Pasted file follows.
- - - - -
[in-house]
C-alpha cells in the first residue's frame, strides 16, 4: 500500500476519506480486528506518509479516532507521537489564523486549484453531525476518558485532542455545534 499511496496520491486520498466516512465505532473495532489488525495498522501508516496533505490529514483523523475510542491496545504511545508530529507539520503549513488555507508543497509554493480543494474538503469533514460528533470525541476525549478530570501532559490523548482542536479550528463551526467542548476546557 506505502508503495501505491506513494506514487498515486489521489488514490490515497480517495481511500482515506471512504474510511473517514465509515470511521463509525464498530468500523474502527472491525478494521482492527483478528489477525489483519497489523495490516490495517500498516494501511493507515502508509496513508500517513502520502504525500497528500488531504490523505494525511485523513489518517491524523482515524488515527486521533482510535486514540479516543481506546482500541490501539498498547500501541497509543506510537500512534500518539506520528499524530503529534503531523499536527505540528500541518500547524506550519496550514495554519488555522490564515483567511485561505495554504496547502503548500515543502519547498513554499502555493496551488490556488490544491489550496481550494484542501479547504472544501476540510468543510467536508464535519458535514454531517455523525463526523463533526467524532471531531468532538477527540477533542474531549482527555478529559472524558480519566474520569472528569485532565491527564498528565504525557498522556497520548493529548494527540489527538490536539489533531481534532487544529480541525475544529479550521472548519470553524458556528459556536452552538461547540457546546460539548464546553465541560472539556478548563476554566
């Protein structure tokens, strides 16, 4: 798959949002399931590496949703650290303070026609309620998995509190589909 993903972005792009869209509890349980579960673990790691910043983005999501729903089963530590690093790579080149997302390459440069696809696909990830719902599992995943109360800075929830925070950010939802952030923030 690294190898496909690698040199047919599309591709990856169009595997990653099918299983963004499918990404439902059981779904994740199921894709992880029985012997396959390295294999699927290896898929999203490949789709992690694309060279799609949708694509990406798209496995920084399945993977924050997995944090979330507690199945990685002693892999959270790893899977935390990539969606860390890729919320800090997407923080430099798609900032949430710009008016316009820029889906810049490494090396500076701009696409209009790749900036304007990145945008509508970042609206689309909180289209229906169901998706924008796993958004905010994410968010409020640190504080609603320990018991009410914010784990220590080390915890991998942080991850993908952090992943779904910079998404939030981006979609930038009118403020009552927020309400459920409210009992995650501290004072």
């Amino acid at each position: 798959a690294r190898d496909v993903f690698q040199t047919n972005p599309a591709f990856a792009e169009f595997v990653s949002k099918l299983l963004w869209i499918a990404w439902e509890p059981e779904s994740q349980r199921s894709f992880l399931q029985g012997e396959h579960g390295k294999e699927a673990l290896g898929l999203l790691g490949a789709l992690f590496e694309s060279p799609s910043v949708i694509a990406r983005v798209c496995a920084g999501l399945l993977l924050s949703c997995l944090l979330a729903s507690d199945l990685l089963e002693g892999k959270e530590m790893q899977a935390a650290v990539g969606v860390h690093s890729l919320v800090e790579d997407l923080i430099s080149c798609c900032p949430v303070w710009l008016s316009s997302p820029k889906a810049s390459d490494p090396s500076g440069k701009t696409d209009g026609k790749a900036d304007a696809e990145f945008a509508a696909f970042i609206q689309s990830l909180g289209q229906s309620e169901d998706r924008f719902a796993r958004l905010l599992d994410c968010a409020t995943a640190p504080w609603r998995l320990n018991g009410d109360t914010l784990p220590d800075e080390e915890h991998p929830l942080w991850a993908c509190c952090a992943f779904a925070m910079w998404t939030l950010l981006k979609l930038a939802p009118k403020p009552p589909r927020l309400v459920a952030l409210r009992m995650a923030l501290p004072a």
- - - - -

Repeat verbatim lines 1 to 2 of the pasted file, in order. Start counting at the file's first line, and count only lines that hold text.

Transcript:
[in-house]
C-alpha cells in the first residue's frame, strides 16, 4: 500500500476519506480486528506518509479516532507521537489564523486549484453531525476518558485532542455545534 499511496496520491486520498466516512465505532473495532489488525495498522501508516496533505490529514483523523475510542491496545504511545508530529507539520503549513488555507508543497509554493480543494474538503469533514460528533470525541476525549478530570501532559490523548482542536479550528463551526467542548476546557 506505502508503495501505491506513494506514487498515486489521489488514490490515497480517495481511500482515506471512504474510511473517514465509515470511521463509525464498530468500523474502527472491525478494521482492527483478528489477525489483519497489523495490516490495517500498516494501511493507515502508509496513508500517513502520502504525500497528500488531504490523505494525511485523513489518517491524523482515524488515527486521533482510535486514540479516543481506546482500541490501539498498547500501541497509543506510537500512534500518539506520528499524530503529534503531523499536527505540528500541518500547524506550519496550514495554519488555522490564515483567511485561505495554504496547502503548500515543502519547498513554499502555493496551488490556488490544491489550496481550494484542501479547504472544501476540510468543510467536508464535519458535514454531517455523525463526523463533526467524532471531531468532538477527540477533542474531549482527555478529559472524558480519566474520569472528569485532565491527564498528565504525557498522556497520548493529548494527540489527538490536539489533531481534532487544529480541525475544529479550521472548519470553524458556528459556536452552538461547540457546546460539548464546553465541560472539556478548563476554566